Journeys to/through the Orient
July 26, 2007
Dear Reader: After an unexpected summer hiatus (it’s amazing what taking
two three weeks off will do to your traffic), Dash is pleased to return to that warm and welcoming world of the internet. I’d love to say that the last fortnight has been spent doing constructive things like righting the US economy, answering the Jewish Question (at the very least solving the Tel Aviv cat problem), or learning how to knit a “took”; sadly, my vacation has mostly involved reading Yiddish poetry and writing terrible compositions (if only I’d followed my own rules) in said language. Summer Yiddish programs like, I imagine, Ottoman Turkish programs, create a bizarre space where the dying language is revived, albeit temporarily. Still, the artificiality is highlighted; while we can discourse on poetry in Yiddish, I could hardly order a good meal at a restaurant, or ideate the nuances of hand washed laundry. Sadly, this would seem to be an area of linguistic knowledge confined to various chasidic groups around the world. And that, o wise and discriminating reader, leads me to today’s topic.
After the program ended, I decided to upgrade from my third-world digs to what is at the very least a second world apartment in the heart of the light-industrial Tel Aviv garment district (what is it with the kids and light-industrial neighbourhoods?). With a few days without a home to kill, I decided to take the train to Jerusalem to stay with a friend from Harvard. My traveling companion and I sat opposite each-other, speaking quietly and listening to others conversations (thanks for the tip, Lives of Others!). Our solitude was soon interrupted when we were joined by a chasid. His luggage tag gave him away as a Williamsburger, and he had several phone conversations in an English-Yiddish hybrid. He eventually got up and left us, before reappearing a row behind. I imagined we did something to offend him.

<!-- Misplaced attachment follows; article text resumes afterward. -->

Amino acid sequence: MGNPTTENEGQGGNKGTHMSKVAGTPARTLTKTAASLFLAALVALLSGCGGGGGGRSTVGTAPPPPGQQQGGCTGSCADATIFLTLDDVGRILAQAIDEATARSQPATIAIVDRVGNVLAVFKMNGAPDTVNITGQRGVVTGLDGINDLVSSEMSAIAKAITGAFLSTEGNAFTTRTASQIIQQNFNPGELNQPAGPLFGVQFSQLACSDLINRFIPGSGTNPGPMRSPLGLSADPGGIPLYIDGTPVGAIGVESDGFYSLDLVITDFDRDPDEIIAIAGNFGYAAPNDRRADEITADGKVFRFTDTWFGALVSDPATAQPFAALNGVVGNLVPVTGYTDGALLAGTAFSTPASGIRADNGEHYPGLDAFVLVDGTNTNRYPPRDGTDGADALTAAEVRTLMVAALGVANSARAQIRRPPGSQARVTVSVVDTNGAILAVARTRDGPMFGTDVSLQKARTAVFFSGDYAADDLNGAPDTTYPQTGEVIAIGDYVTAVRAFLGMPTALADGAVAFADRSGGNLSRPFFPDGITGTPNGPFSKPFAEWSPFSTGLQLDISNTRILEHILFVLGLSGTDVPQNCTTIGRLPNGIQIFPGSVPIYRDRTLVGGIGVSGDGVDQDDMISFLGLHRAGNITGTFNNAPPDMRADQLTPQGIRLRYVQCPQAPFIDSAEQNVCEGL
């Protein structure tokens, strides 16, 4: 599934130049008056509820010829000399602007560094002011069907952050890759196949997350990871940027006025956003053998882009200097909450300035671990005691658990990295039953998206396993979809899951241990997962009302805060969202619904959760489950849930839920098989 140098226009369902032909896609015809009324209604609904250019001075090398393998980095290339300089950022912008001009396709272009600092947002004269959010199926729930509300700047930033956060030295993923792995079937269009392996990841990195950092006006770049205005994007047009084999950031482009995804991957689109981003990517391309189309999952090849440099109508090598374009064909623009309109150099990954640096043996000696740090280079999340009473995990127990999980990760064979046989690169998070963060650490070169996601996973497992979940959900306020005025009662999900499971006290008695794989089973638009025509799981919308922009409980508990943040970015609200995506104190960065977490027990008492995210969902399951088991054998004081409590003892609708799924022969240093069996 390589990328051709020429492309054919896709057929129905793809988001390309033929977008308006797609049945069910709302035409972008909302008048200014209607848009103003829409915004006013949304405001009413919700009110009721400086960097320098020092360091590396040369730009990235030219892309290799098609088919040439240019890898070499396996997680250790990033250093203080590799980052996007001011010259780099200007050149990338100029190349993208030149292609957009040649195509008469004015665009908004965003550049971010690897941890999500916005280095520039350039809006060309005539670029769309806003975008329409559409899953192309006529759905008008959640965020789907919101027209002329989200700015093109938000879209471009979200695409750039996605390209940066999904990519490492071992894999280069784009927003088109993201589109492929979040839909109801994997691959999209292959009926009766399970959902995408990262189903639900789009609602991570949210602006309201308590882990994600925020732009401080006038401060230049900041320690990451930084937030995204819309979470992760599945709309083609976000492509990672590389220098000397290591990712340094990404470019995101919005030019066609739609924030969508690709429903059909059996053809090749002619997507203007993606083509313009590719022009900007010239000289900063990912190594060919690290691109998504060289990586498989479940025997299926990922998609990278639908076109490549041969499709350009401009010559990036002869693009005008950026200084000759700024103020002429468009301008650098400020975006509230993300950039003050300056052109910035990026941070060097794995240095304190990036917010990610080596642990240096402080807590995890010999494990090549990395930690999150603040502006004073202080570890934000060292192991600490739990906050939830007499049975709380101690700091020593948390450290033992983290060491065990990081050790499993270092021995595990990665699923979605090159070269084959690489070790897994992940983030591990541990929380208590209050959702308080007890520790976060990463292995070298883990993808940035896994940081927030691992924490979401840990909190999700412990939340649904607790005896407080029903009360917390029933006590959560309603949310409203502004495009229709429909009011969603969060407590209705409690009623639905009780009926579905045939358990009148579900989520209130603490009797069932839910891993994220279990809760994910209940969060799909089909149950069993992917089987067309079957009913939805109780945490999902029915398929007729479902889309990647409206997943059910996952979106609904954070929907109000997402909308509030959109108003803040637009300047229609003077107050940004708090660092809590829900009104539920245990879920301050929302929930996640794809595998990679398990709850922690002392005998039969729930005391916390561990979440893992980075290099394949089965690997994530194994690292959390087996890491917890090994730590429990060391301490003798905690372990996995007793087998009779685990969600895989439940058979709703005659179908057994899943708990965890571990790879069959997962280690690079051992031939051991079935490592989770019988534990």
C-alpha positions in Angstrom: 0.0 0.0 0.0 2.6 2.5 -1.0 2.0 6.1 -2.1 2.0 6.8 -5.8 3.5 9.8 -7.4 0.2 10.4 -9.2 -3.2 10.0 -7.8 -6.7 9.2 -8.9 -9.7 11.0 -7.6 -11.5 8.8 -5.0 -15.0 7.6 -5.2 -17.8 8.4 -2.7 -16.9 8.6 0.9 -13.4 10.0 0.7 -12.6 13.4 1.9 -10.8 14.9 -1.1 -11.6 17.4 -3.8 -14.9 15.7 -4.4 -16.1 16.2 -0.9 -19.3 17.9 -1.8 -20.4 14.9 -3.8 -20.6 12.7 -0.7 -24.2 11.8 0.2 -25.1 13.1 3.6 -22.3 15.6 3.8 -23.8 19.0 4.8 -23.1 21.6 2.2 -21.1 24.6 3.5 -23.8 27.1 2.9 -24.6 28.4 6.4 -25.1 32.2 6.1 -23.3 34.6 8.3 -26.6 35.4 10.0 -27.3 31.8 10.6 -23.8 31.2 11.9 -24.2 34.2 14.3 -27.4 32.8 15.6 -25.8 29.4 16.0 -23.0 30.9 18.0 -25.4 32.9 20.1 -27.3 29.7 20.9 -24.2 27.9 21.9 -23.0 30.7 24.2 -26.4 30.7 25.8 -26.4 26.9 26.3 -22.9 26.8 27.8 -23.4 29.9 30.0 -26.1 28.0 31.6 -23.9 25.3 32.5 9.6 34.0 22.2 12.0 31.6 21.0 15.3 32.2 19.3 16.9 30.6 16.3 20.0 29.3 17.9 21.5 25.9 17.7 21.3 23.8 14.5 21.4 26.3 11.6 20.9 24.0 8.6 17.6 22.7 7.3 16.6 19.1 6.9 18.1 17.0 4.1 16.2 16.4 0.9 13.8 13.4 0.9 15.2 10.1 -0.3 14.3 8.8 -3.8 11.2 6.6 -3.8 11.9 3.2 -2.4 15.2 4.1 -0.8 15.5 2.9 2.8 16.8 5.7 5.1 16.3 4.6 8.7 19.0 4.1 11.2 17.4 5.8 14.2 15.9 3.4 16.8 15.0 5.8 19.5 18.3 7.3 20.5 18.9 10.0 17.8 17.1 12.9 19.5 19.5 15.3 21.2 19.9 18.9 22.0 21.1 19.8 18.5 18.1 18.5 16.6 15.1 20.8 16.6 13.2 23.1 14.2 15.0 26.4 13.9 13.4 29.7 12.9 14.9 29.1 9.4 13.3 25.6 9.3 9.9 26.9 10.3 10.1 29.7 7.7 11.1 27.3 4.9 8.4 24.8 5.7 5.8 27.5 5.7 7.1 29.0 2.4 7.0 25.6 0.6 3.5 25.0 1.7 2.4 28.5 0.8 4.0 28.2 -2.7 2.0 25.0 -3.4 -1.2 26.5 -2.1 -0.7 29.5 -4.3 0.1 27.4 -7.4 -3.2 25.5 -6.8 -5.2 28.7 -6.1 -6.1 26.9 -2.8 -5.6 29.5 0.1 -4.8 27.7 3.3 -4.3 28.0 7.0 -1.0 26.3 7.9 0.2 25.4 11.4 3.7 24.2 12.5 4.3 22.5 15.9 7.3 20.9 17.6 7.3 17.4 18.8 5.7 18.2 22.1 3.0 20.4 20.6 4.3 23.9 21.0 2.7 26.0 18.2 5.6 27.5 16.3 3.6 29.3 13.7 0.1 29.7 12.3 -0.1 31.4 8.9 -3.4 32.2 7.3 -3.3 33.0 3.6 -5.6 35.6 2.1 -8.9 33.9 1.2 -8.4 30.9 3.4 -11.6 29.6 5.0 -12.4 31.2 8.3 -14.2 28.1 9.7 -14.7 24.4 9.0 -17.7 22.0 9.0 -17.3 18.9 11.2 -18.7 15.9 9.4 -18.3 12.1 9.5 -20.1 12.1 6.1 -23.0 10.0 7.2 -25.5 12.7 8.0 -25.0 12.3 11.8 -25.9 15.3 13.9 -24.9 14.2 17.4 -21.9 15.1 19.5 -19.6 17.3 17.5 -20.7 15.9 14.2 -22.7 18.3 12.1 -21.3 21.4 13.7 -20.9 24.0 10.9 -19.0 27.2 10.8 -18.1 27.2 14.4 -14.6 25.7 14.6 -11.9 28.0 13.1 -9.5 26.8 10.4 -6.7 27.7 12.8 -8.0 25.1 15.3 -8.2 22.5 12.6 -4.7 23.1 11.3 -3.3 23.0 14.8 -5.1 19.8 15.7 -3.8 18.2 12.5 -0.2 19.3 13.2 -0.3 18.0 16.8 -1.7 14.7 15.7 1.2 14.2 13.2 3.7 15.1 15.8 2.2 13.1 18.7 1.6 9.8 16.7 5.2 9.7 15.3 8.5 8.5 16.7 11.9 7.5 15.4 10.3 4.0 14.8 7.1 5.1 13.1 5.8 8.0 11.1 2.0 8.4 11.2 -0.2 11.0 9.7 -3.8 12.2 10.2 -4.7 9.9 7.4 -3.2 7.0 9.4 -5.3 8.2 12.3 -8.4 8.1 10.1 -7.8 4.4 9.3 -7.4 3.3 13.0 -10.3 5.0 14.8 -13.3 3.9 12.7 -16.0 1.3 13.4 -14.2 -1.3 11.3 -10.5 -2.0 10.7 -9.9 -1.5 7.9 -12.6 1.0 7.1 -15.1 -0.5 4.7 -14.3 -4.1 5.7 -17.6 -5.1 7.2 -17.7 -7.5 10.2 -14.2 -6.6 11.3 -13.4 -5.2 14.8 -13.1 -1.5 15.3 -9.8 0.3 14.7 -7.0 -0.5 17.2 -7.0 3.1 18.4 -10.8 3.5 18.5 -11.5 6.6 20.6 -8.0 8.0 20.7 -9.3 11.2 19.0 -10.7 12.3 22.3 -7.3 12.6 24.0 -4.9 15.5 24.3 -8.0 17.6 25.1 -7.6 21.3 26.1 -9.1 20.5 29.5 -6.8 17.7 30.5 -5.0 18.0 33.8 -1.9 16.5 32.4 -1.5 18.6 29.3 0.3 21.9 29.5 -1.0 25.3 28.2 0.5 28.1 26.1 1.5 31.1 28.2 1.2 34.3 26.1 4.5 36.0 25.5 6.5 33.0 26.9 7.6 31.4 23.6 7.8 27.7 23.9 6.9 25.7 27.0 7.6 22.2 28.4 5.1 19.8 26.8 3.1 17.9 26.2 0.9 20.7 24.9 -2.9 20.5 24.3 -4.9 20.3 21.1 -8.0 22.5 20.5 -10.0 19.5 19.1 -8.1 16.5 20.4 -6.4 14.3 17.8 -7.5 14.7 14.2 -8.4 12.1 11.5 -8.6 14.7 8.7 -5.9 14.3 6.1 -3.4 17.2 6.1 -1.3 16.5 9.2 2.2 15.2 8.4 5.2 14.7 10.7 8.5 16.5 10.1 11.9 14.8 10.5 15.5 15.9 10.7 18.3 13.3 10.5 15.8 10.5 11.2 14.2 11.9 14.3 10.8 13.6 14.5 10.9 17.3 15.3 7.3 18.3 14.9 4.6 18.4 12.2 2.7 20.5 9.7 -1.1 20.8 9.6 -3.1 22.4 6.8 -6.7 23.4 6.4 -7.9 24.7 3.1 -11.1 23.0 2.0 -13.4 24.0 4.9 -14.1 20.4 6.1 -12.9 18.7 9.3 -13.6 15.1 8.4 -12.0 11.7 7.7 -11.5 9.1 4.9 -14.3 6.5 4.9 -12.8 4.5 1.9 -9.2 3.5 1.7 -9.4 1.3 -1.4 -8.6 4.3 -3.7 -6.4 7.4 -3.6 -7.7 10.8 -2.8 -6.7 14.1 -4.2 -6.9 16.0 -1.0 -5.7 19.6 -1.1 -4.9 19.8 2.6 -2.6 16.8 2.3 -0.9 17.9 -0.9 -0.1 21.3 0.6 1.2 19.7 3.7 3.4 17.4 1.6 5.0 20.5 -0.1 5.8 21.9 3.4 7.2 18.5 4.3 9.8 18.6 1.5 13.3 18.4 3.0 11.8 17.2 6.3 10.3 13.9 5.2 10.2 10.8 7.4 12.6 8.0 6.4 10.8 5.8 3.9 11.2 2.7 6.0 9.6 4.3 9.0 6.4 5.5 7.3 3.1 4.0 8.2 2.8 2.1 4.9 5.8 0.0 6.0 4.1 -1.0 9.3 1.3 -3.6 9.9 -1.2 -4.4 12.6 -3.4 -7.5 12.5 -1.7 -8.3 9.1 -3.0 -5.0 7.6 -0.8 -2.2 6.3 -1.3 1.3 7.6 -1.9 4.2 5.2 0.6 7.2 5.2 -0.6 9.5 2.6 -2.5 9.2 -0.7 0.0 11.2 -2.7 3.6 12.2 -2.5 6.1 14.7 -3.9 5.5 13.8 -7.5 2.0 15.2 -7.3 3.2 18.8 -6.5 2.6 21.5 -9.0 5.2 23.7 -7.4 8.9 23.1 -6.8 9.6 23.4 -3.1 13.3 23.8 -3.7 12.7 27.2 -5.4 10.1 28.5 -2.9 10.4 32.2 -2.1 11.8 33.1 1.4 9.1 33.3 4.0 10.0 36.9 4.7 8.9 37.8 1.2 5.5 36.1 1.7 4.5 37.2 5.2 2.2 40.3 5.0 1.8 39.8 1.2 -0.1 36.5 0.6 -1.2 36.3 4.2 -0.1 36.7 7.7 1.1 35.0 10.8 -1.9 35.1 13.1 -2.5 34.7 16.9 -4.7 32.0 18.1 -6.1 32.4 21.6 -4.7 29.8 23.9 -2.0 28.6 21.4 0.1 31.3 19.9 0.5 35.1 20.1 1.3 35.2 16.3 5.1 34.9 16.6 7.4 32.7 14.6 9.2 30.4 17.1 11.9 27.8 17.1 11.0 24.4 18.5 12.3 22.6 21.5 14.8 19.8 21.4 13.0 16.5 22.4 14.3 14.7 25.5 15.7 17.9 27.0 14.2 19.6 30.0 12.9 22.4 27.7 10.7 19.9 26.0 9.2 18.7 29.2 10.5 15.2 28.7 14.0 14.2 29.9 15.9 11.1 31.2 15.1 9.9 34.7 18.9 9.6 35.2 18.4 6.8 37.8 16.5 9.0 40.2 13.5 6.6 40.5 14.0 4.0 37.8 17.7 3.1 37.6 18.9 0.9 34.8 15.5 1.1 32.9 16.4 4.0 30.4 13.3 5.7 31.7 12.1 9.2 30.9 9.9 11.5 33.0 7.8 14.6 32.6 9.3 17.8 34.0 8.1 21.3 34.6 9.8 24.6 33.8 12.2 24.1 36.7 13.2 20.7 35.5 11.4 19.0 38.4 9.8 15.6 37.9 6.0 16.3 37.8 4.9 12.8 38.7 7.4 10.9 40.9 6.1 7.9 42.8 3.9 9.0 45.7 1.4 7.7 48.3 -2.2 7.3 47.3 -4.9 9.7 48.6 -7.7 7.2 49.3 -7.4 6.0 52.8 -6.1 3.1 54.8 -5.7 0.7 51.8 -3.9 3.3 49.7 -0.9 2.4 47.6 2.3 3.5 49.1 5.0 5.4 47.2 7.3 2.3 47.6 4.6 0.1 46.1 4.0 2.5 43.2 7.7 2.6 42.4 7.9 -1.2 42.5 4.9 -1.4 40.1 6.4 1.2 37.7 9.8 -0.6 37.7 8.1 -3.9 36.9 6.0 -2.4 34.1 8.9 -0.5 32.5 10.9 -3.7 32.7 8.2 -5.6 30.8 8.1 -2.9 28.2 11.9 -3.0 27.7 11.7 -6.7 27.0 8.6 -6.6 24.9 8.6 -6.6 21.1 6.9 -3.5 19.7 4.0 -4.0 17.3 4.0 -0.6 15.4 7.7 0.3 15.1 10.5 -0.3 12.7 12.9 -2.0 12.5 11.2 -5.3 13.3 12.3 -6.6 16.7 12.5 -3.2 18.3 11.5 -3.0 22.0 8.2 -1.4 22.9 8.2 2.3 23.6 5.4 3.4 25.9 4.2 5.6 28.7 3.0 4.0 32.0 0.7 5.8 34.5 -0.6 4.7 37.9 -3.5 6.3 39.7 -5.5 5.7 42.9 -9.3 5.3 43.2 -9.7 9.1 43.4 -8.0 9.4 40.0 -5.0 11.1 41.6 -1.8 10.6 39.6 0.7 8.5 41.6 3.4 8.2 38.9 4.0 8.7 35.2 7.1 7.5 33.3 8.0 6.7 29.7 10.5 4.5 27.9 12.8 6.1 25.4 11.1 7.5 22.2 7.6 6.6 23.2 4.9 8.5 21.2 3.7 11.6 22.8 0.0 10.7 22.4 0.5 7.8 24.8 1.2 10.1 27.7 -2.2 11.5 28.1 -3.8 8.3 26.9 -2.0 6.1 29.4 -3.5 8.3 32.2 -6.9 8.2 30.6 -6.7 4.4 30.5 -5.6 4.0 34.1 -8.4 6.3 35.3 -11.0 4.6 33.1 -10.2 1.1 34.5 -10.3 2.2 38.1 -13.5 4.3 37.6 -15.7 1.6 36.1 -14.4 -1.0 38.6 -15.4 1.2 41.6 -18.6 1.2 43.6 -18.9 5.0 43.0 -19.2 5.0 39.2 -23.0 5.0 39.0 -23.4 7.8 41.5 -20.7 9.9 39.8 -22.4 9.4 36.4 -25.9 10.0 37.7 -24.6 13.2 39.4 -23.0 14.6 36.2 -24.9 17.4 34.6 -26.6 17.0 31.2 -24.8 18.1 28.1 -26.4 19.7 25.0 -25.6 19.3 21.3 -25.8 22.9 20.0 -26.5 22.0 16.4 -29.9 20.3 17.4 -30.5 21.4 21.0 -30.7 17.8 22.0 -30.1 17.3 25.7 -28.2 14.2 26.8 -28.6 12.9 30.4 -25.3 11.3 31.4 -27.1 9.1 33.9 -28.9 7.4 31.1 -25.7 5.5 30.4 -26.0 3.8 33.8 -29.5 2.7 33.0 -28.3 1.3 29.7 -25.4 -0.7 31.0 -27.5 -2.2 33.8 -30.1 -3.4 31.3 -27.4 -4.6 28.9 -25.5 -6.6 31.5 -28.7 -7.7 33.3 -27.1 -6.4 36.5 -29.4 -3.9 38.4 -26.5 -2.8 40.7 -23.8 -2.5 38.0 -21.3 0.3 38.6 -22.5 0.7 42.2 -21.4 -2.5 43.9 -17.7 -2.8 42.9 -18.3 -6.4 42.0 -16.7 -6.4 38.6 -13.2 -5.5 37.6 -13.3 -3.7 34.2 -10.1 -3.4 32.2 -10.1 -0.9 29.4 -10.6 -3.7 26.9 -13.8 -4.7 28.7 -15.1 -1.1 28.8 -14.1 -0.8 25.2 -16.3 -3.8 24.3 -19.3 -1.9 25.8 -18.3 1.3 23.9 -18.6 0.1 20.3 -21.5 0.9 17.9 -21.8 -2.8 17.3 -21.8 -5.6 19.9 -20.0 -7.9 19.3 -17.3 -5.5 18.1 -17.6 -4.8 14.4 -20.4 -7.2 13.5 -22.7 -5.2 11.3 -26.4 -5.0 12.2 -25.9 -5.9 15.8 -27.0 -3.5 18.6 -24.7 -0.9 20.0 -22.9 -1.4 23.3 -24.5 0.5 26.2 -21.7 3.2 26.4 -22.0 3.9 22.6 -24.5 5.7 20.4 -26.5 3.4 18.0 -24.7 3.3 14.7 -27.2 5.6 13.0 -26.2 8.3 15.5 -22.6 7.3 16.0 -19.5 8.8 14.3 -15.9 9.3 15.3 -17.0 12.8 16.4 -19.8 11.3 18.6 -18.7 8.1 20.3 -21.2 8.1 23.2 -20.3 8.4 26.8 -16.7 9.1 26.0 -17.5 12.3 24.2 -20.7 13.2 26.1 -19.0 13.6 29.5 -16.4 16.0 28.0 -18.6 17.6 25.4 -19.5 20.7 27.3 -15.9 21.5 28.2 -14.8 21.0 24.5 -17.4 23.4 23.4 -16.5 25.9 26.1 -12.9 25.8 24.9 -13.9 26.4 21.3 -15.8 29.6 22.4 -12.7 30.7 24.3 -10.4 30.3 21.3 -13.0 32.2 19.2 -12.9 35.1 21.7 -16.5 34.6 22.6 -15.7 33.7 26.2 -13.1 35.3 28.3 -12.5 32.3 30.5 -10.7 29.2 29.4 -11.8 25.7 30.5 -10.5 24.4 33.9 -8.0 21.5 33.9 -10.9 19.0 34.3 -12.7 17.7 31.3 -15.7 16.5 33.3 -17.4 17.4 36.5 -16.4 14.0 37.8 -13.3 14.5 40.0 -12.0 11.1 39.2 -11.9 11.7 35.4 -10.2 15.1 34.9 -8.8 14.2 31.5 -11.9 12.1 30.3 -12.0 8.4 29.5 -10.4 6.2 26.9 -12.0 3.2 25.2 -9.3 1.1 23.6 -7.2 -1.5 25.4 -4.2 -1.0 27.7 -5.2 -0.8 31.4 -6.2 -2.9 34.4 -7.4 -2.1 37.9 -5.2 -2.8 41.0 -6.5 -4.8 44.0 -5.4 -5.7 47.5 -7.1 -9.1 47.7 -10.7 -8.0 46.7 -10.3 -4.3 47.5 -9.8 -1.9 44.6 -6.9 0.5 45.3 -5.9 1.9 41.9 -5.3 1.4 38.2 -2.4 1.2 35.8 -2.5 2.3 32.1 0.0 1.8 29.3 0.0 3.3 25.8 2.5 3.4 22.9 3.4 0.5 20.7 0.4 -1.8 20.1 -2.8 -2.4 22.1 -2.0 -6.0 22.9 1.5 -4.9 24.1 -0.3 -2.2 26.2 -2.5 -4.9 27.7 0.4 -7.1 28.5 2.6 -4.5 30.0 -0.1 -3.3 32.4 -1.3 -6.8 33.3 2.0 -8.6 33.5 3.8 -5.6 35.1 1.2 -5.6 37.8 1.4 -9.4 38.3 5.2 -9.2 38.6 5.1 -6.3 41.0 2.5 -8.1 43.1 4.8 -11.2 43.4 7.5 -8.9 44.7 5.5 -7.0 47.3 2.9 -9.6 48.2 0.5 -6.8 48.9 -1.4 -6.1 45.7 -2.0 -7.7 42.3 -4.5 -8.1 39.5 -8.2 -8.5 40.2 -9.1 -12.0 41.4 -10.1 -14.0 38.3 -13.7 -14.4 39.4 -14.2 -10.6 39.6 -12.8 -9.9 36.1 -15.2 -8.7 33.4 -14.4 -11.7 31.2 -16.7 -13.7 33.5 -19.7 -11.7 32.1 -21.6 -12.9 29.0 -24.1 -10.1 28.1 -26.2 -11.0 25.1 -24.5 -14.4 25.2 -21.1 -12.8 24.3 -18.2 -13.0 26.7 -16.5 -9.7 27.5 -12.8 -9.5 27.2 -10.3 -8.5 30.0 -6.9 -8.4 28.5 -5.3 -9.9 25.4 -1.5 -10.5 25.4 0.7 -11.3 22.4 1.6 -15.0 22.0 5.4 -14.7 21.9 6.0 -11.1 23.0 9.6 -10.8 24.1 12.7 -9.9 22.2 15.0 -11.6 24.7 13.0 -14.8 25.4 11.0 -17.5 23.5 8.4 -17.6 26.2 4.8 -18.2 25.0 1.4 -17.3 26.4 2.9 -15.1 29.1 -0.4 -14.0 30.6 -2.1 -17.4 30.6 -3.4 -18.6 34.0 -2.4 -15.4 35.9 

After changing trains in Bet Shemesh, my traveling companion and I saw the chasid walk past us. I gave him a smile, he smiled back, and I asked, “vos makhstu reb yid?” Shocked, he stopped and sat down, chatting with me in Yiddish. He yelled at me for my accent–actually, he went beyond that, telling me that I didn’t speak “real” Yiddish. (He later poked fun at my Hebrew accent, despite the fact that he didn’t know any Hebrew and was completely dependent upon me for directions). This would have all been a nice little encounter except he decided to bring up politics. It turns out that our friend is a diehard Guiliani fan, and an equally diehard Hillary hater. I decided to argue with him about Guiliani’s record on crime, only to be backed up, from out of nowhere, by a British citizen sitting across the aisle (literally). Suffice it to say the Chasid and I differ dramatically on our views of politics:
On the suspension of habeus corpus: I’m against, while he believes that if the government declares you’re a terrorist or enemy combatant you must be and the case never needs to be brought before a judge.
On the war: I’m in favor of a gradual withdrawal from Iraq while he’s in favor of increasing the size of US forces by about a half a million. He believes that the US should reinstate the draft if necessary, and that I should be forced to fight. When asked if would have to serve, he informed me that it was against his religion.
On the role of the Christian Right in American Politics: He decided that my question meant that I was Christian (a goy speaking Yiddish! Straight out of a Peretz story), and told me that he spoke to a Christian the other day who wouldn’t vote for Obama. I was out-argued on this one. This guy changed topics like a professional politician. Also, you have to love the way he refers to his one Christian friend, like people who speak about their one Black friend.
Overall, he was an amicable fellow. He tried to screw the Brit out of some money (the pound, he reasoned to me in Yiddish, is at 8.30 to the sheqel, and he can afford to go very far out of his way and then take a chasidic cab back to where he was going) but at least he talked to us like normal people and invited me to hear a shiur in Yiddish at his Yeshiva. And although he’s a diehard republican, he at least seems to care which republican is the candidate. He watches the debates and plans to stay home if it’s a bad candidate (re: not Guiliani). I’m just waiting for him to invite me out to Gottlieb’s.